Astute readers will, no doubt, have noticed my extended absence from these pages. Have I perhaps been immersed in a mindfulness exercise requiring total seclusion and severing of technological ties? Well, no, as it happens. Was I called away to fly to a far flung destination yet to be connected to the twenty-first century? Not that either, and anyway, if such a place exists I sincerely hope that no airline begins flights there. Or had I simply had enough of the persistently atrocious blog stats which accompany my efforts? Of course not. As we all know, it is the pure pleasure of writing which brings us back to the key board; such trifling matters as whether anyone reads my posts do not signify. (One of these statements is false).
My non-presence has a rather more prosaic explanation: I have spent the past two weeks shuttling between home, work and a hospital eighty miles away from both in order to visit my mother and her new knee. I shan’t bore you with the personal details of her medical sojourn, the post-operative complications, collapsing lung and embolism, all of which transpire to keep her prisoner on the orthopaedic ward. Nor shall I recount the experience of twice driving to the hospital directly from ten hour flights; the second occasion I was awake for over thirty hours.
Spending so much time in a vast location like a British teaching hospital does have its upsides. After the initial horror of being there at all has worn off, after regaining my breath having held it for the thirty seconds it takes to walk through the wall of smoke fortifying the main entrance, and after having deciphered the outrageously complicated signage which would surely confound even the brightest of wartime code-crackers, I begin to take note.
There’s much to see: patients, nurses, doctors, visitors, machines, noises and those unmistakable hospital smells: a story with every glance and sniff. And once I start to mine this rich seam of Hippocratic detail, I can’t stop.
Naturally, there are the characters.
Firstly, the double amputee sitting in a wheel chair outside the entrance, smoking endless cigarettes; he attracts pity and disgust in equal measure. Has the horror of losing both legs not shocked him into kicking the habit? Does he have no shame? Is this his last pleasure in life? Or, more intriguingly, is he a visitor? An unlucky ex-serviceman come to visit an ailing parent perhaps? A victim of a frenzied shark attack nervously awaiting the arrival of a longed-for child? The possibilities for this one character alone are endless.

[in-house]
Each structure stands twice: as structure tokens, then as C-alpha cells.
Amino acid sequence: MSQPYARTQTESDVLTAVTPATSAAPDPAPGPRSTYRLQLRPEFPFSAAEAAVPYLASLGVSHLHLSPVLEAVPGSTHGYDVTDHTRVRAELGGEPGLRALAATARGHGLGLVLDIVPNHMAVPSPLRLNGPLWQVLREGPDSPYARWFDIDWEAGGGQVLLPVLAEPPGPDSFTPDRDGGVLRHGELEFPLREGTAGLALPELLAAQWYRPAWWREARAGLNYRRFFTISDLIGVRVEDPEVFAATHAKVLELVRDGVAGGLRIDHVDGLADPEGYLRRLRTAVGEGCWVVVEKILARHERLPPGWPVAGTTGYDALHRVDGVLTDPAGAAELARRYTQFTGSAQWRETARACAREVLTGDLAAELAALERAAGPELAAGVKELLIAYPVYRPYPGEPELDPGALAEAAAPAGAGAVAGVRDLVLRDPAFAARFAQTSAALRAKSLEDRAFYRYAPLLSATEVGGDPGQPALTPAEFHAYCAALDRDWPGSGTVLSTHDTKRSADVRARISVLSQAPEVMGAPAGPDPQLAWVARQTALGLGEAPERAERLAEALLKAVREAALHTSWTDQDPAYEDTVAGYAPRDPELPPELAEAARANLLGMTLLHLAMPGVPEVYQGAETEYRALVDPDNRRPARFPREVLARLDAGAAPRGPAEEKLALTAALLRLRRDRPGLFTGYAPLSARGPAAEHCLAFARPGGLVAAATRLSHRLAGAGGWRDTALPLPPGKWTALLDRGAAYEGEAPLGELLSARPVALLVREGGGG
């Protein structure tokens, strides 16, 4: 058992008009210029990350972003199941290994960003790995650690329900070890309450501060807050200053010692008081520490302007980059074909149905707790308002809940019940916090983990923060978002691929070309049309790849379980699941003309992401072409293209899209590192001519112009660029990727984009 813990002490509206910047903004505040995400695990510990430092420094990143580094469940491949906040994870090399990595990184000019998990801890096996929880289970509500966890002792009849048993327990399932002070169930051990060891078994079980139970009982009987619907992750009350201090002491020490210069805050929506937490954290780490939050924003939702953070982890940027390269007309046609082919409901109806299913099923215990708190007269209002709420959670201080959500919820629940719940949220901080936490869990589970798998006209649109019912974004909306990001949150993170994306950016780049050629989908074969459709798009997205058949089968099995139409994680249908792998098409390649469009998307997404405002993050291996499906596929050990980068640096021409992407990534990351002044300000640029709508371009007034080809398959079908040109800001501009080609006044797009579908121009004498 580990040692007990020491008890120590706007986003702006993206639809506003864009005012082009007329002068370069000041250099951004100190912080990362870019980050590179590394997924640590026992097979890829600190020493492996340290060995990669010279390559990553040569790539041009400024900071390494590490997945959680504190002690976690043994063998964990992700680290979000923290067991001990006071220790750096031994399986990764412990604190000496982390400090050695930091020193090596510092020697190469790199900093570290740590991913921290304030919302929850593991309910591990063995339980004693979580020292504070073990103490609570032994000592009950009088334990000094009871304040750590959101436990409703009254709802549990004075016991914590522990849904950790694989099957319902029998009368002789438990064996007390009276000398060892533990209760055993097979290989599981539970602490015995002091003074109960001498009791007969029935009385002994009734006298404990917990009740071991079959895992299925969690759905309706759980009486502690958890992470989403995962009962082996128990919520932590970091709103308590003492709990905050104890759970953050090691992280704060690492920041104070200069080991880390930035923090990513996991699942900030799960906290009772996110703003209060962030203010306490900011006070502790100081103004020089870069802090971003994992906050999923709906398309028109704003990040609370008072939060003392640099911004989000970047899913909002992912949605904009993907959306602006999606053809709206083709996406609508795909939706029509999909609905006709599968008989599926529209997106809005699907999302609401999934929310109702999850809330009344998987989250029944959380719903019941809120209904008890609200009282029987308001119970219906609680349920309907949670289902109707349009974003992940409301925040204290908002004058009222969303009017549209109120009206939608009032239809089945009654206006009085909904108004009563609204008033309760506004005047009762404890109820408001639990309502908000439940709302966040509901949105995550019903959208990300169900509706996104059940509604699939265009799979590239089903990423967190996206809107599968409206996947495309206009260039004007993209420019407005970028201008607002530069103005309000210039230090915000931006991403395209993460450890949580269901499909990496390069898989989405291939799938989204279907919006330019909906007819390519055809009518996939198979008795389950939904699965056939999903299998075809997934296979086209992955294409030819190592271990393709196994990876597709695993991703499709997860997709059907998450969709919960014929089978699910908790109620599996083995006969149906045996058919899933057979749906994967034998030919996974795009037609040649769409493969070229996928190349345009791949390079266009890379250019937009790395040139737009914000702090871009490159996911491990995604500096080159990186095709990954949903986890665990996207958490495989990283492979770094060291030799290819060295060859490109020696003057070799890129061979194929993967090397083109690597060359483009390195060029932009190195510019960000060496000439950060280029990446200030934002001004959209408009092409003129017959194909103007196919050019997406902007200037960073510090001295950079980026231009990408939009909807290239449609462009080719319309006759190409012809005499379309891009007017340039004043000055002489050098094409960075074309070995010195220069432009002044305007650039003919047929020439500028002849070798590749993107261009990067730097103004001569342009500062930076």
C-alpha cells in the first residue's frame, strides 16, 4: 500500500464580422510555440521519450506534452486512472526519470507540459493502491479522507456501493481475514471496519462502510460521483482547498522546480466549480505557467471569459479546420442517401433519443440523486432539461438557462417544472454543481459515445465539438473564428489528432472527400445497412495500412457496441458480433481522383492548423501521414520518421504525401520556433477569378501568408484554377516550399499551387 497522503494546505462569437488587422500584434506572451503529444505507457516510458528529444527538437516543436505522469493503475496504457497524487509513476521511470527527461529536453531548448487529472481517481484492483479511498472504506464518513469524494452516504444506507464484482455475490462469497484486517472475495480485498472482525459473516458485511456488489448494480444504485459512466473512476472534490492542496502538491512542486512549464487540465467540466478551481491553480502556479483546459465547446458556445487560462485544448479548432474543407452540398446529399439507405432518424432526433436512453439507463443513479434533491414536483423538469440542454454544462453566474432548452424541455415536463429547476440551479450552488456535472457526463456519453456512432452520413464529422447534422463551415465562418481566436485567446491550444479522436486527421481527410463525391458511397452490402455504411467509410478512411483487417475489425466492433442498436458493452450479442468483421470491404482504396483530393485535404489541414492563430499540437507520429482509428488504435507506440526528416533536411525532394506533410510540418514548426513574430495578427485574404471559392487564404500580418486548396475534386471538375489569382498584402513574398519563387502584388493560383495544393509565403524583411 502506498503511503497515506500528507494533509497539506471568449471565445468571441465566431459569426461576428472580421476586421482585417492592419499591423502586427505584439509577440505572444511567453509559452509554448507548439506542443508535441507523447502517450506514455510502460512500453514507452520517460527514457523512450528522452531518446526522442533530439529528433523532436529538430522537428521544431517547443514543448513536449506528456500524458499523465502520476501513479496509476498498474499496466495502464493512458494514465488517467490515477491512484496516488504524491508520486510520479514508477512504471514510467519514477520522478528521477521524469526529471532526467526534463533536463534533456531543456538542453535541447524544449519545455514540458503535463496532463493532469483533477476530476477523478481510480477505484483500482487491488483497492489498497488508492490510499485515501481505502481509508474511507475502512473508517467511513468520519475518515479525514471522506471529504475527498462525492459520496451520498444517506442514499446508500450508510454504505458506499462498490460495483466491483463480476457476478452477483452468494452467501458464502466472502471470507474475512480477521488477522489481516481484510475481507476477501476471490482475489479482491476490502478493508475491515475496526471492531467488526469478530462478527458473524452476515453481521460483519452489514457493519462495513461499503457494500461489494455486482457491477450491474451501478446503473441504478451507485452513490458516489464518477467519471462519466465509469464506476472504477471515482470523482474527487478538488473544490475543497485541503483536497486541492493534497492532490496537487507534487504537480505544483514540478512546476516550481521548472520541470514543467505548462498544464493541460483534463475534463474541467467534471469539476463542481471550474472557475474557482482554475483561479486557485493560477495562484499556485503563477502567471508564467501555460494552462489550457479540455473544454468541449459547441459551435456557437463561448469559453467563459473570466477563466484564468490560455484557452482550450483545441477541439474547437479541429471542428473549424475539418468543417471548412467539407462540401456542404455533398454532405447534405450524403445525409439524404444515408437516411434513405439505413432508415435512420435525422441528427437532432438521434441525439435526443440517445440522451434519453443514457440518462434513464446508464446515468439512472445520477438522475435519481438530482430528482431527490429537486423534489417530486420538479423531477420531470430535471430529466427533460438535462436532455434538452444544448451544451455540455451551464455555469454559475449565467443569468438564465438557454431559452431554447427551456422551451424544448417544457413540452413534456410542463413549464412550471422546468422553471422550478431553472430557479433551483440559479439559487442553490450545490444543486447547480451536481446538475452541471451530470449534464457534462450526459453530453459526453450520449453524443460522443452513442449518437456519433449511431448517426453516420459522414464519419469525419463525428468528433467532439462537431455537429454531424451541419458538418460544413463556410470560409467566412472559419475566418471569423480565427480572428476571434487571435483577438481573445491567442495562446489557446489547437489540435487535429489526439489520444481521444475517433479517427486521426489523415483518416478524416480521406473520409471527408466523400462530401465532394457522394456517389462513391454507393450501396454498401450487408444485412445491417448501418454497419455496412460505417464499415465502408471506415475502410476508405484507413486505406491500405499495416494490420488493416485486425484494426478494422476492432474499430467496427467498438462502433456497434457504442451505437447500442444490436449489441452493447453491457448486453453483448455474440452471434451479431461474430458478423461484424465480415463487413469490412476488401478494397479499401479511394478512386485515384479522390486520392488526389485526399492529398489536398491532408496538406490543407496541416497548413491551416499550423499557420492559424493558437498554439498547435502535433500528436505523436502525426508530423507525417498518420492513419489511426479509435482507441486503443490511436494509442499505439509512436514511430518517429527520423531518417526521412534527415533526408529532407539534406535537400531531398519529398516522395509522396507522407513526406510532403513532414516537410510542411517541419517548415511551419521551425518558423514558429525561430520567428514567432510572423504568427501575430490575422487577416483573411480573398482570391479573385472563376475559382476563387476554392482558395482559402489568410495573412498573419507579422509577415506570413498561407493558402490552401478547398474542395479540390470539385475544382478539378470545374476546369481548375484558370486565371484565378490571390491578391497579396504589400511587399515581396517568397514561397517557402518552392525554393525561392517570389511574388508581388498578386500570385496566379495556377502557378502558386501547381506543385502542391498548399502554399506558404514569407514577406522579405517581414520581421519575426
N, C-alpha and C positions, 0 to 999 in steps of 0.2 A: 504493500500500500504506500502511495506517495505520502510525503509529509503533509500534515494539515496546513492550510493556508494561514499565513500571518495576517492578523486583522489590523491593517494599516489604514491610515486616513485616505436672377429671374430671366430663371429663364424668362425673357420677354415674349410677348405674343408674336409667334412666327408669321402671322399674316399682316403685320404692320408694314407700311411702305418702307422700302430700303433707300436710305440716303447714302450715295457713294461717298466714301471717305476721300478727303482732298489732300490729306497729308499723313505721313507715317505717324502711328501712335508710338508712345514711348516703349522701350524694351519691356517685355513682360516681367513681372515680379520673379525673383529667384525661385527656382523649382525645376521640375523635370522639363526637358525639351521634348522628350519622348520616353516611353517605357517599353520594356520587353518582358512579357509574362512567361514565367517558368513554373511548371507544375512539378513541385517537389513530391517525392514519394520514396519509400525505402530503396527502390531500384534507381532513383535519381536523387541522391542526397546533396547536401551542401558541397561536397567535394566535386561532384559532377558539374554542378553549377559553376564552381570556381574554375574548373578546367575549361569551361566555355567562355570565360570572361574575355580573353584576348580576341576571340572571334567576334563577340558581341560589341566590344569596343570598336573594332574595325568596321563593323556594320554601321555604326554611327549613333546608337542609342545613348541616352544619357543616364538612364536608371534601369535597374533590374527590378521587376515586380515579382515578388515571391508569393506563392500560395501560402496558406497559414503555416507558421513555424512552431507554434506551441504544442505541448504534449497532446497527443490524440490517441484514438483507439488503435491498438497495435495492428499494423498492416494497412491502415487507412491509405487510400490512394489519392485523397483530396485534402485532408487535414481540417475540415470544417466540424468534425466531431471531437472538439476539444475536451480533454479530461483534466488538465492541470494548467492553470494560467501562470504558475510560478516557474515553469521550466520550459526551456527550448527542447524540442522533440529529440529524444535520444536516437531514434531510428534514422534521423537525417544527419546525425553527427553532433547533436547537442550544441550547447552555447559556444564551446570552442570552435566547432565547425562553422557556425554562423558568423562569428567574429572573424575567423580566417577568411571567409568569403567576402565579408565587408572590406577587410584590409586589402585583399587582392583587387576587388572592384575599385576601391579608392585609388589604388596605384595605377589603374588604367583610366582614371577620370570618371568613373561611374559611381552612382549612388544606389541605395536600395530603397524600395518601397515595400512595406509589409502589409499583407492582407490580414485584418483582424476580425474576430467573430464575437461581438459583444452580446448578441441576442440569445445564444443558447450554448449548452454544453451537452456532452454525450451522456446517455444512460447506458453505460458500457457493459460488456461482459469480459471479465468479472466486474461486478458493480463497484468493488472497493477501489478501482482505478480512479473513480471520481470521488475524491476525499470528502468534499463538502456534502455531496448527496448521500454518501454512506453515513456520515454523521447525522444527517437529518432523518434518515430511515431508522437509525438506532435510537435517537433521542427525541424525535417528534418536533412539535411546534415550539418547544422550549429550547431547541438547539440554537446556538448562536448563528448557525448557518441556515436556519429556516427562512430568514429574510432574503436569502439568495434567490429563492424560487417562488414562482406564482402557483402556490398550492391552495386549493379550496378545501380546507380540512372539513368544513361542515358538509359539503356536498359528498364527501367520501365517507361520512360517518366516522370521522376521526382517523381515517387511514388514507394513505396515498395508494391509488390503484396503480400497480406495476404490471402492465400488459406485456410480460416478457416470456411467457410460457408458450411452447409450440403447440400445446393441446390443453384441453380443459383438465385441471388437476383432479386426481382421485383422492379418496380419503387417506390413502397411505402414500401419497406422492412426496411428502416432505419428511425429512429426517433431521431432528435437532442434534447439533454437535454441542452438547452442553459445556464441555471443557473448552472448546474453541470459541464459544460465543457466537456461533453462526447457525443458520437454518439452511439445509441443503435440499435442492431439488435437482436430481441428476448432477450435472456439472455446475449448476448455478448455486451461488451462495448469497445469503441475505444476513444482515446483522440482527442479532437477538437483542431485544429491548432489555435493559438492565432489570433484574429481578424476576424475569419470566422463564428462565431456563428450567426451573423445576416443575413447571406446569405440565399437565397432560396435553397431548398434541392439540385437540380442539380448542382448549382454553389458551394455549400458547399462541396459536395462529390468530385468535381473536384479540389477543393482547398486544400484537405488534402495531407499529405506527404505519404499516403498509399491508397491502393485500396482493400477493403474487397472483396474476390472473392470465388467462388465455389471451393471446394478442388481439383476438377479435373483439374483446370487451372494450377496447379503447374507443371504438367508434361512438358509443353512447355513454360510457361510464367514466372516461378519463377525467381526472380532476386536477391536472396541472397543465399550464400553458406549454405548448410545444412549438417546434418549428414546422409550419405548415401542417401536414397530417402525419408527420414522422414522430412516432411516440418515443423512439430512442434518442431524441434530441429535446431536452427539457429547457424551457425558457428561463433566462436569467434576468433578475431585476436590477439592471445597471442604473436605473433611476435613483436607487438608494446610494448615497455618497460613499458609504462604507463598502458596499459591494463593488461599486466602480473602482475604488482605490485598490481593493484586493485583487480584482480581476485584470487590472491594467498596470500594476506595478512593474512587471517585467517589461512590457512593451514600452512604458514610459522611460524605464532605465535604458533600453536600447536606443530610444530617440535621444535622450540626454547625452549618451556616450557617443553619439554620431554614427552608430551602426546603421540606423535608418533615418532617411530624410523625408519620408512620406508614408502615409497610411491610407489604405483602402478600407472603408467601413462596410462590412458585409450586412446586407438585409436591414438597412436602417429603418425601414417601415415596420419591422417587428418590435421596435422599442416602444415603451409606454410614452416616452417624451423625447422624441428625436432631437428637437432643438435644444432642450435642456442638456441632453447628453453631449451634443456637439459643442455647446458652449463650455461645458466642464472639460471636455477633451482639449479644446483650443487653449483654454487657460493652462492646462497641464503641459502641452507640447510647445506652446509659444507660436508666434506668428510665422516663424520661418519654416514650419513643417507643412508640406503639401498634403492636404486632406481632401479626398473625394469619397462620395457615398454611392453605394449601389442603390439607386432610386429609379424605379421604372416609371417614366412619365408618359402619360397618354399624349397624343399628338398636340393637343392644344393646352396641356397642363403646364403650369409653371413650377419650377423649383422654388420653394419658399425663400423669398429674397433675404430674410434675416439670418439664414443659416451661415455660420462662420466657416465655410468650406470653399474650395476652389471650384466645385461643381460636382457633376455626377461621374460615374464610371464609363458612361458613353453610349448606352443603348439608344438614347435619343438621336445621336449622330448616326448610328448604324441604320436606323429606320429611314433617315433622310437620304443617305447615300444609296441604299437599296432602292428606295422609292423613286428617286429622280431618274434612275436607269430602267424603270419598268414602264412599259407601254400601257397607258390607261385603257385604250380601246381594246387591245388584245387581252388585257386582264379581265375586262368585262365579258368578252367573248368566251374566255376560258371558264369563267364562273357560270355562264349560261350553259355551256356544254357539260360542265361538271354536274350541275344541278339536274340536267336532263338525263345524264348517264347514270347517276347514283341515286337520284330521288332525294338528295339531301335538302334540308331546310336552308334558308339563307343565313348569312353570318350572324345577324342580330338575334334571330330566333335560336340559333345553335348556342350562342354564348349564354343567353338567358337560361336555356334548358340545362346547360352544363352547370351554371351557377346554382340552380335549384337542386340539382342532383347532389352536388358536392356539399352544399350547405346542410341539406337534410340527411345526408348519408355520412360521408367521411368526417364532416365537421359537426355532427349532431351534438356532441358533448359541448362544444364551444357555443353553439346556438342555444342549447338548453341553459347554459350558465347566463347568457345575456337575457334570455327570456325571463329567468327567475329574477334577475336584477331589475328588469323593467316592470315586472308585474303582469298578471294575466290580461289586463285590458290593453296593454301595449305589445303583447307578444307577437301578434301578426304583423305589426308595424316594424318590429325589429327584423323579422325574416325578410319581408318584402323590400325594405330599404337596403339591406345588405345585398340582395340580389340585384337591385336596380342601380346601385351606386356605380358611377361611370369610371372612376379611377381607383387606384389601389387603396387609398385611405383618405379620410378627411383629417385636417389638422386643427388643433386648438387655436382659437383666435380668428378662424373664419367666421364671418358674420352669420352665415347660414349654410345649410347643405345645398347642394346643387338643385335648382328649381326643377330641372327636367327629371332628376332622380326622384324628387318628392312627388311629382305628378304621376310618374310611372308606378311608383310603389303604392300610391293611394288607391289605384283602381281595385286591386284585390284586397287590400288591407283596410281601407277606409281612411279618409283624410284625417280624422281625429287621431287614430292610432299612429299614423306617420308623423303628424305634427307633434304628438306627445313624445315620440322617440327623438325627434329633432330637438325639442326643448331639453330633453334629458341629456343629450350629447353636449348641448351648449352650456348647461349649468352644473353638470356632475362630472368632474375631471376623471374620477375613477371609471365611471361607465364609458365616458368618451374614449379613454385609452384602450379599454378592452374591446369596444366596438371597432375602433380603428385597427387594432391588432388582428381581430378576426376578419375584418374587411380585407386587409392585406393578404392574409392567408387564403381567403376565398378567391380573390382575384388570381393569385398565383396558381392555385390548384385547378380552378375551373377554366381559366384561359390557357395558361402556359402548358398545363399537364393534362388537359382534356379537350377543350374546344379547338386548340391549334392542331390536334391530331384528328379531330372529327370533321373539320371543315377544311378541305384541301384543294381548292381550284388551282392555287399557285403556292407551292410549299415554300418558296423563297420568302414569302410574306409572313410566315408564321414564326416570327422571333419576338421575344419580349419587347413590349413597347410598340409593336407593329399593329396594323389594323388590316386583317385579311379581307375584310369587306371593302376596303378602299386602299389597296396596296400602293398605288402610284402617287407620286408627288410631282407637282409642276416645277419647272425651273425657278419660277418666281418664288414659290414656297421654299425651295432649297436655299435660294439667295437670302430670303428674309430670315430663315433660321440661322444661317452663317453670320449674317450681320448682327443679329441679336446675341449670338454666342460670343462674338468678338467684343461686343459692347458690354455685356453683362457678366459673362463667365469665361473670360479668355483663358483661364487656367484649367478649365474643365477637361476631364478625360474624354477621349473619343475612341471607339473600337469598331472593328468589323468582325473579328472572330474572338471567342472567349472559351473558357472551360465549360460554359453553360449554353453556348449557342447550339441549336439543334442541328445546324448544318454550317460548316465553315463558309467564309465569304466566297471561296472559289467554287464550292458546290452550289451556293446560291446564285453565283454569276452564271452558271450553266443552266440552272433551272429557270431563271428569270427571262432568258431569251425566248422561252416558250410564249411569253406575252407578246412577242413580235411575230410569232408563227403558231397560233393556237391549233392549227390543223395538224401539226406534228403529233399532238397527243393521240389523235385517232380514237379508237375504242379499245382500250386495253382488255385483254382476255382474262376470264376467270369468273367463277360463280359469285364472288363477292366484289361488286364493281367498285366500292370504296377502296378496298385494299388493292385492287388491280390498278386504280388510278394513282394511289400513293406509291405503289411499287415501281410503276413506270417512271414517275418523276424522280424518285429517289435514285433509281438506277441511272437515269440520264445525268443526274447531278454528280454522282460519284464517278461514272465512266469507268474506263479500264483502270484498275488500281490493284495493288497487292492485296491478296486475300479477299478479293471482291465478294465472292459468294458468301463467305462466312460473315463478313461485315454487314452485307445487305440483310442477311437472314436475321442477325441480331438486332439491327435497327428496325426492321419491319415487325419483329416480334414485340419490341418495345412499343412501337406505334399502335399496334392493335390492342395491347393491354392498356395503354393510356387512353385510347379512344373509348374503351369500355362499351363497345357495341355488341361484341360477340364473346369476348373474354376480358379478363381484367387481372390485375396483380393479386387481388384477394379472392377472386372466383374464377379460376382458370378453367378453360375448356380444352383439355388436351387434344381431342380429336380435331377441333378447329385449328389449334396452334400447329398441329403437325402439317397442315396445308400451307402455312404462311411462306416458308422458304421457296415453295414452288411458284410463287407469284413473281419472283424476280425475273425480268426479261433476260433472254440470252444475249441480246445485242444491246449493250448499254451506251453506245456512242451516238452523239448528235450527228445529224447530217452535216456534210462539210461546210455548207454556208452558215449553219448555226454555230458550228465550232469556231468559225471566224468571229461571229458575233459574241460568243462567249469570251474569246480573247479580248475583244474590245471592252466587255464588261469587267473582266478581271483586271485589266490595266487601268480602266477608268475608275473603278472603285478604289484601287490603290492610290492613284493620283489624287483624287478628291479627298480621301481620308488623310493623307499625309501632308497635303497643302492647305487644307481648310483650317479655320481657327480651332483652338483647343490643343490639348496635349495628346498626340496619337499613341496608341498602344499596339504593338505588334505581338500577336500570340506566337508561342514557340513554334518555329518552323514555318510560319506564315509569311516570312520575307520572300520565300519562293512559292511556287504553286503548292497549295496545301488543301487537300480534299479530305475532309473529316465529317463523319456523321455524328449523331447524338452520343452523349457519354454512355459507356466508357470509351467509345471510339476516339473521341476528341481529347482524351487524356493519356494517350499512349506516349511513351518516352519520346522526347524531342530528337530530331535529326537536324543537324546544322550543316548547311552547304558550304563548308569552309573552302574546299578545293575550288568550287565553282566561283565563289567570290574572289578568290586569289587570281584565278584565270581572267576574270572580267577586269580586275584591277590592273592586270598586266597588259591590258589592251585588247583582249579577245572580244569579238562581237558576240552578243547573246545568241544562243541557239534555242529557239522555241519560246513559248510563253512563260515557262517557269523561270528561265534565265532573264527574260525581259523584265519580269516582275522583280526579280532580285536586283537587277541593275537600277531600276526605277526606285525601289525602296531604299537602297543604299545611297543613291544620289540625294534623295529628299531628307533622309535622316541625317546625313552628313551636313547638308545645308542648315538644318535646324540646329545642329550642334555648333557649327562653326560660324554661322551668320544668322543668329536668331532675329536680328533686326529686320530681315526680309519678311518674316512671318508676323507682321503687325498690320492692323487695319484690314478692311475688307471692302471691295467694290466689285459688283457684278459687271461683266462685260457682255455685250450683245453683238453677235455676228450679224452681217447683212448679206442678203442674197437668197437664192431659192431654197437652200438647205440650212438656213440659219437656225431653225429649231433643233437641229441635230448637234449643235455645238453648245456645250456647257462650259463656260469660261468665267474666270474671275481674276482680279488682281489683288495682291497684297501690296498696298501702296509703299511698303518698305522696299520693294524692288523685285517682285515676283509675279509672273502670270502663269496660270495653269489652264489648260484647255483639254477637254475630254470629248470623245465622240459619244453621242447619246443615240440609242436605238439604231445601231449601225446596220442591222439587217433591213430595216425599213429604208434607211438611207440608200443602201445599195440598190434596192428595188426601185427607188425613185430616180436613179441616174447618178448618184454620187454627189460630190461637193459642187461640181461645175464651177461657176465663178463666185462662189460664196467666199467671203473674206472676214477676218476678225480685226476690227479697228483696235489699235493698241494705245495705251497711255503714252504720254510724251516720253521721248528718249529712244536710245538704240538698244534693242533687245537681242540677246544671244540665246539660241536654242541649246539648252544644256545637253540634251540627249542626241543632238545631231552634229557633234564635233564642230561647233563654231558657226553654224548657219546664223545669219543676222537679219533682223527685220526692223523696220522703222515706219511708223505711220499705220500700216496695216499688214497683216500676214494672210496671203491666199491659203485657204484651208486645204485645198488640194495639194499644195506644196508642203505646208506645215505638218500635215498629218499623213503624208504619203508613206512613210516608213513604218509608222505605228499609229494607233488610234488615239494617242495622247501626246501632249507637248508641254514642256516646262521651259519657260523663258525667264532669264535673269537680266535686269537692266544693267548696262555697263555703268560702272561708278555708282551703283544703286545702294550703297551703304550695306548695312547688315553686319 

Then there is the man who is wheeled by on his bed, a scaffold of wire and pins piercing his damaged head; the stuff of horrible nightmares. How did it happen? Accident? Suicide attempt? Daring experimental surgery to correct a debilitating skull deformity, performed by a dashing, yet frowned upon doctor?
Or how about the terrified student nurse who hangs on every word and every action of her agitated mentor. When will she make her first mistake? Will it be fatal? More importantly, should she tell someone about the good-looking young patient in bed number five and his habit of revealing himself to her in a state of obvious arousal? If she does, they’ll have to move him.
And when did the woman who brings tea to the ward last see her family back in Africa? If she only eats once a day there will be more money to send back for her child’s education. She hands out her cups with a smile which masks a thousand lonely tears shed in the confines of a damp bed-sit.
Finally, those visitors in the coffee shop: she quietly weeping, he bearing up. Have they just bid a final farewell to a dear friend? Or are they about to? Does she have a pathological fear of hospitals? Has he chosen this moment to inform her of a long-standing affair with her sick friend? Are they performance artists from the local college?
Then add to the mix the sensory overload of details: the incessant bleep-bleeping of machines: machines to dispense drugs; machines to pump air; machines to measure life’s force; and machines to provide the force to measure. The urgent alarms: alarms to call the crash team; alarms to call the nurse; alarms to summon rescue from the bathroom. And the bleepers, pagers and, now they are allowed, the constant ring-toning mayhem from a dozen patients’ mobile phones and the accompanying one-sided moaning and groaning.
Not to forget the smells: smells of disinfecting washes and ointments to mask, incompletely, the smells of functions completed in public.
A couple of hours spent in a hospital and I have more inspirational material to work with than I could imagine. All I had to do was pay a little attention. It certainly makes for a more fulfilling and useful hospital visit.
Inspiration can come from anywhere, and whilst sitting at the laptop, staring hopefully at the wall does, sometimes, bring forth the seed of an idea, getting out there where life (and death) puts on its show is guaranteed to produce a bumper harvest of ideas. Just don’t forget your notebook.
Perhaps I’ve had that mindful experience after all.
Happy convalescing, Mum.
© flyingscribbler 2012